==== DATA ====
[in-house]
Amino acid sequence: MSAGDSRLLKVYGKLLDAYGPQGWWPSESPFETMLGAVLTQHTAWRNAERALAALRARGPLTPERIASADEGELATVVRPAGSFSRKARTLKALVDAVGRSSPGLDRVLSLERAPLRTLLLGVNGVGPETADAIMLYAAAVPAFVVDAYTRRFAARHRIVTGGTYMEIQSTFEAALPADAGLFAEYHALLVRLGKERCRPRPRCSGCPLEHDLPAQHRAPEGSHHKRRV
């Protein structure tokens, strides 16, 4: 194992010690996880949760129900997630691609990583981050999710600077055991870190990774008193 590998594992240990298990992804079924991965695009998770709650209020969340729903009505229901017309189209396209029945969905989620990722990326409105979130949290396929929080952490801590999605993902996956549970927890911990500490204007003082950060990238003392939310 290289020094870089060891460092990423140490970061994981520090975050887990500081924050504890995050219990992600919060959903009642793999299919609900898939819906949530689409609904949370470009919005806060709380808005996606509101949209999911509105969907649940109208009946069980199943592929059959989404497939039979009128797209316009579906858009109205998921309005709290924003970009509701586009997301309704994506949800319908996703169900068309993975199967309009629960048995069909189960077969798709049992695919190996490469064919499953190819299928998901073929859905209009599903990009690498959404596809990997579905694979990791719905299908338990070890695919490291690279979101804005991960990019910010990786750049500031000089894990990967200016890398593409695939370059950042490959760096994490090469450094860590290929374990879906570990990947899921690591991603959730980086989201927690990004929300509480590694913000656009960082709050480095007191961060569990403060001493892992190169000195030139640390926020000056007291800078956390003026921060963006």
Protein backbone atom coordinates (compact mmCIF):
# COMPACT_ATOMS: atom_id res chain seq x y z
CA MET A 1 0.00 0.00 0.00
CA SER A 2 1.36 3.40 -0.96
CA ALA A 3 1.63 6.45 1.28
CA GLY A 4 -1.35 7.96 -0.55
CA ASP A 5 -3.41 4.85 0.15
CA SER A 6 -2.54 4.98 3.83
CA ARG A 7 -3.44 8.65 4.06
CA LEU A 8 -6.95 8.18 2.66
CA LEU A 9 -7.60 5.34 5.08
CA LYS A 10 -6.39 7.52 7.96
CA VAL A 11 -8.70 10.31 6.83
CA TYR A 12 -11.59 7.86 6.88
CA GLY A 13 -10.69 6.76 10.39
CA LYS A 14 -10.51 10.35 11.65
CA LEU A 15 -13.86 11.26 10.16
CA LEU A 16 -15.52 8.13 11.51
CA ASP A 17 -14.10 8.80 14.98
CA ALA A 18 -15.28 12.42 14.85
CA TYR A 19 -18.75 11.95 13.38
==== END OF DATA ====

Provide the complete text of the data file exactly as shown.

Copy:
[in-house]
Amino acid sequence: MSAGDSRLLKVYGKLLDAYGPQGWWPSESPFETMLGAVLTQHTAWRNAERALAALRARGPLTPERIASADEGELATVVRPAGSFSRKARTLKALVDAVGRSSPGLDRVLSLERAPLRTLLLGVNGVGPETADAIMLYAAAVPAFVVDAYTRRFAARHRIVTGGTYMEIQSTFEAALPADAGLFAEYHALLVRLGKERCRPRPRCSGCPLEHDLPAQHRAPEGSHHKRRV
């Protein structure tokens, strides 16, 4: 194992010690996880949760129900997630691609990583981050999710600077055991870190990774008193 590998594992240990298990992804079924991965695009998770709650209020969340729903009505229901017309189209396209029945969905989620990722990326409105979130949290396929929080952490801590999605993902996956549970927890911990500490204007003082950060990238003392939310 290289020094870089060891460092990423140490970061994981520090975050887990500081924050504890995050219990992600919060959903009642793999299919609900898939819906949530689409609904949370470009919005806060709380808005996606509101949209999911509105969907649940109208009946069980199943592929059959989404497939039979009128797209316009579906858009109205998921309005709290924003970009509701586009997301309704994506949800319908996703169900068309993975199967309009629960048995069909189960077969798709049992695919190996490469064919499953190819299928998901073929859905209009599903990009690498959404596809990997579905694979990791719905299908338990070890695919490291690279979101804005991960990019910010990786750049500031000089894990990967200016890398593409695939370059950042490959760096994490090469450094860590290929374990879906570990990947899921690591991603959730980086989201927690990004929300509480590694913000656009960082709050480095007191961060569990403060001493892992190169000195030139640390926020000056007291800078956390003026921060963006």
Protein backbone atom coordinates (compact mmCIF):
# COMPACT_ATOMS: atom_id res chain seq x y z
CA MET A 1 0.00 0.00 0.00
CA SER A 2 1.36 3.40 -0.96
CA ALA A 3 1.63 6.45 1.28
CA GLY A 4 -1.35 7.96 -0.55
CA ASP A 5 -3.41 4.85 0.15
CA SER A 6 -2.54 4.98 3.83
CA ARG A 7 -3.44 8.65 4.06
CA LEU A 8 -6.95 8.18 2.66
CA LEU A 9 -7.60 5.34 5.08
CA LYS A 10 -6.39 7.52 7.96
CA VAL A 11 -8.70 10.31 6.83
CA TYR A 12 -11.59 7.86 6.88
CA GLY A 13 -10.69 6.76 10.39
CA LYS A 14 -10.51 10.35 11.65
CA LEU A 15 -13.86 11.26 10.16
CA LEU A 16 -15.52 8.13 11.51
CA ASP A 17 -14.10 8.80 14.98
CA ALA A 18 -15.28 12.42 14.85
CA TYR A 19 -18.75 11.95 13.38